“He was led like a sheep to the slaughter, and as a lamb before its shearer is silent, so he did not open his mouth.” (Acts 8:32 | Isaiah 53:7)


The Ethiopian asks to whom Isaiah is referring. This is one of those gift-wrapped evangelism moments! Philip jumps into telling this man the gospel. ‘Then Philip began with that very passage of Scripture and told him the good news about Jesus.’ (Acts 8:35).


But now something seemingly strange happens: ‘As they travelled along the road, they came to some water and the eunuch said, “Look, here is water. What can stand in the way of my being baptized?”’ (Acts 8:36). There’s a disconnect: one moment they’re talking about Jesus’ sacrificial death, and the next about baptism. What’s going on?


Let me illustrate with a story. When I was growing up, my favourite TV show was a cartoon called “Pinky and the Brain.” It was about the antics of two white mice — one called Pinky and the other called the Brain. The Brain is constantly dreaming up hare-brained schemes to take over the world. There’s a repeated trope in each episode where the Brain turns to Pinky and says, “Are you pondering what I’m pondering Pinky?” Pinky then says something ludicrous and totally disconnected from what’s been happening, and the Brain responds, “No, you idiot. It’s time to take over the world!” Whenever Brain asks, “Are you pondering what I’m pondering Pinky?” Pinky responds with something seemingly disconnected like, “I think so, Brain, but where are we going to find a duck and a hose at this hour?” or “I think so, Brain, but if we covered the world in salad dressing wouldn’t the asparagus feel left out?” One classic episode is told from the perspective of Pinky, and the audience gets to hear his thought process, and his ludicrous response that seemed utterly disconnected is actually intimately connected with what’s going on.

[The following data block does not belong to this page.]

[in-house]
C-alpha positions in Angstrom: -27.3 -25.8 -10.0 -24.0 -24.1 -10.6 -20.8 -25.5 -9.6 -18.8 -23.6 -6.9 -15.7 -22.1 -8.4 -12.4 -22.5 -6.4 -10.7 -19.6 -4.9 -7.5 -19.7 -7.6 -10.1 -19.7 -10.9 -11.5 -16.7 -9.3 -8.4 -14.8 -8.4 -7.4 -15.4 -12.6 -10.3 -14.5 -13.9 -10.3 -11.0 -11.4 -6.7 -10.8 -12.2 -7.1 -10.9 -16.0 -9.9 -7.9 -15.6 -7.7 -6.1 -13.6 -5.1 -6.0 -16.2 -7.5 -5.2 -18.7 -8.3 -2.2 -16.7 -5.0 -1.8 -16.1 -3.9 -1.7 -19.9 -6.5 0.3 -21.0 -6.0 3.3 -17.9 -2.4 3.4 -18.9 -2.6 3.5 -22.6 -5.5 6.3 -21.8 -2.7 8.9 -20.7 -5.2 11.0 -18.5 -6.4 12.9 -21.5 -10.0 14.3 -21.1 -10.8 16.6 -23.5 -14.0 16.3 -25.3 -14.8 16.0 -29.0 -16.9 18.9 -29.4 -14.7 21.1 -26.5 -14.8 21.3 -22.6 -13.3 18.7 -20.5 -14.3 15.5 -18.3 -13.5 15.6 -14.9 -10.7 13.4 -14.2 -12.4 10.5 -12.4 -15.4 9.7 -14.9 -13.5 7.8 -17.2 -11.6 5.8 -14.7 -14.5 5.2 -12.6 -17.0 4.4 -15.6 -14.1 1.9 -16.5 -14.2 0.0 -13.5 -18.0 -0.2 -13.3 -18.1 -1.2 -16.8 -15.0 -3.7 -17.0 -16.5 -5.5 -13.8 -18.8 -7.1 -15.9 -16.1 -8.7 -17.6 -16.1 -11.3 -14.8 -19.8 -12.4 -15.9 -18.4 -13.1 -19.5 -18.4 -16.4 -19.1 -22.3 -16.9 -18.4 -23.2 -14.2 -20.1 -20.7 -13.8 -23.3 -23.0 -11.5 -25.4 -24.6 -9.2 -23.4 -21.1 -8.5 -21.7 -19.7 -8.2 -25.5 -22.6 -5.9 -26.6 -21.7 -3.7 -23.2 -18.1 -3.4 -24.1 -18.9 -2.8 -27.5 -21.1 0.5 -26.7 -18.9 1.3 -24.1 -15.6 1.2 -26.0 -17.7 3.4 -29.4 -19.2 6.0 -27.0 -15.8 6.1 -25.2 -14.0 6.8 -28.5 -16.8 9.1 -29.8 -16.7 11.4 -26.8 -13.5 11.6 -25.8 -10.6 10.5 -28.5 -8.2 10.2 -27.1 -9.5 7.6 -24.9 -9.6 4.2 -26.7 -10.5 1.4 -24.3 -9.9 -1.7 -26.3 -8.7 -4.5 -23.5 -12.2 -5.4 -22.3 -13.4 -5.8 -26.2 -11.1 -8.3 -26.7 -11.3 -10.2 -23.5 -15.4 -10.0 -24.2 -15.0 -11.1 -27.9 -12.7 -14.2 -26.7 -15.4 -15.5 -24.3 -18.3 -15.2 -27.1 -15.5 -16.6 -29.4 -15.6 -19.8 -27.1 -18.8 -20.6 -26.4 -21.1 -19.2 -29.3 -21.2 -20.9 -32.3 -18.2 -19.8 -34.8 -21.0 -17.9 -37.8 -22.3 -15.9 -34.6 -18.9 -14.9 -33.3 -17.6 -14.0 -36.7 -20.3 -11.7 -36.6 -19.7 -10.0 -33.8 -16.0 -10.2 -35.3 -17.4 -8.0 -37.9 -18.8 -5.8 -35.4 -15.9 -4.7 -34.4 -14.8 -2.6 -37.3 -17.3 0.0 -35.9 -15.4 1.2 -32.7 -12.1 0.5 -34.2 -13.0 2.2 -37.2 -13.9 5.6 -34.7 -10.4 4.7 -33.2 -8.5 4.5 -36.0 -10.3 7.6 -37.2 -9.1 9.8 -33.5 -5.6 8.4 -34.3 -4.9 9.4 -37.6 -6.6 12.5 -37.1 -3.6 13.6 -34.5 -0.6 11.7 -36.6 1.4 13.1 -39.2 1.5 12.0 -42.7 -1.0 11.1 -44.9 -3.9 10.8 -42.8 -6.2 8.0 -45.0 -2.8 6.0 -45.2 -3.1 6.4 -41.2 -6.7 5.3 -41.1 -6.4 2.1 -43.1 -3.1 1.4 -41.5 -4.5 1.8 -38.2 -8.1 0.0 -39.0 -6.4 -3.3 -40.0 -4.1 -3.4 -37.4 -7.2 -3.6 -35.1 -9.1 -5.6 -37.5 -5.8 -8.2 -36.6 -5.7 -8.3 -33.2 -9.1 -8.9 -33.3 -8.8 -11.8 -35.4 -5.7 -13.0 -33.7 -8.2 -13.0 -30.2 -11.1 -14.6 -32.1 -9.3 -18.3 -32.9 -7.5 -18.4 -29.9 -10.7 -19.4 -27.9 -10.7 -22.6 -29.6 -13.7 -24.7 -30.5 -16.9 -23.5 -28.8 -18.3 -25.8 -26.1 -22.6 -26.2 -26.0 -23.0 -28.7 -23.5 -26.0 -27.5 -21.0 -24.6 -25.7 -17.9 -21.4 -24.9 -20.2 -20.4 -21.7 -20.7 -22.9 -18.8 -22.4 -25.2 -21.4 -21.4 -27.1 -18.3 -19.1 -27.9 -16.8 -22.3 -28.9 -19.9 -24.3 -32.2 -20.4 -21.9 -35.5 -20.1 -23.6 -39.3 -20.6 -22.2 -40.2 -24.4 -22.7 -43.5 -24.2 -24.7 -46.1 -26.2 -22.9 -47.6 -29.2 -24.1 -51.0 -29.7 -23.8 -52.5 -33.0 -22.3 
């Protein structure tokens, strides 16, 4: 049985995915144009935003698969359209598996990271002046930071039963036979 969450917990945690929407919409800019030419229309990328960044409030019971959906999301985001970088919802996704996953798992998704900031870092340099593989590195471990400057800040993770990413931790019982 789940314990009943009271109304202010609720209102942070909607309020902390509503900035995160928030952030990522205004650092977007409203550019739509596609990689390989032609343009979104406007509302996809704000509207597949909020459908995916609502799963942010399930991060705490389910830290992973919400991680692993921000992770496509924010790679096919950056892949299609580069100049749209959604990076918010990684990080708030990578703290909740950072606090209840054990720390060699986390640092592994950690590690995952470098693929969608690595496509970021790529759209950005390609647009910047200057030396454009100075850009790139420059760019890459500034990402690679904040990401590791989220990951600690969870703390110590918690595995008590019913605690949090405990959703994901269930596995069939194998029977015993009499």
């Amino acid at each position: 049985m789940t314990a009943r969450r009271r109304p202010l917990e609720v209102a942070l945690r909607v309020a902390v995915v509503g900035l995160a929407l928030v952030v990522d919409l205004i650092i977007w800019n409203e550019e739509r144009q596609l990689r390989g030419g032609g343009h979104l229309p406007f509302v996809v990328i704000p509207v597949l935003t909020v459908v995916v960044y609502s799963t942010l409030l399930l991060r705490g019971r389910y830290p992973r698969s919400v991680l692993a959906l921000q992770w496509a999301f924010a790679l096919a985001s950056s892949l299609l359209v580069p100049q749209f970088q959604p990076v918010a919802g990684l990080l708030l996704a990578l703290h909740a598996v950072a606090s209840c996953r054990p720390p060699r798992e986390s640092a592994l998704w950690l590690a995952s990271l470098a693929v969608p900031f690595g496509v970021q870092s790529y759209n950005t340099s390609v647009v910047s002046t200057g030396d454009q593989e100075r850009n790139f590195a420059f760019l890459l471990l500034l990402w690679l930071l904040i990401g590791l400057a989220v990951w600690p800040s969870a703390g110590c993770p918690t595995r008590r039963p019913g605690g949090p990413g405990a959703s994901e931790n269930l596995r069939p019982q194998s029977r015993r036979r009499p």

It’s the same with Philip and our Ethiopian friend. Philip is talking about Jesus being a sacrificial lamb led to the slaughter for our sin, and the next moment the Ethiopian is jumping out of the carriage, cupping his hand in some water by the side of the road saying, “Look, here’s water, what’s stopping me being baptised?” In recounting the story, Luke has missed out what Philip said, like Pinky’s disconnected ponderings. But obviously Jesus’ sacrificial death and resurrection is connected with baptism, Luke just doesn’t make the connection for us.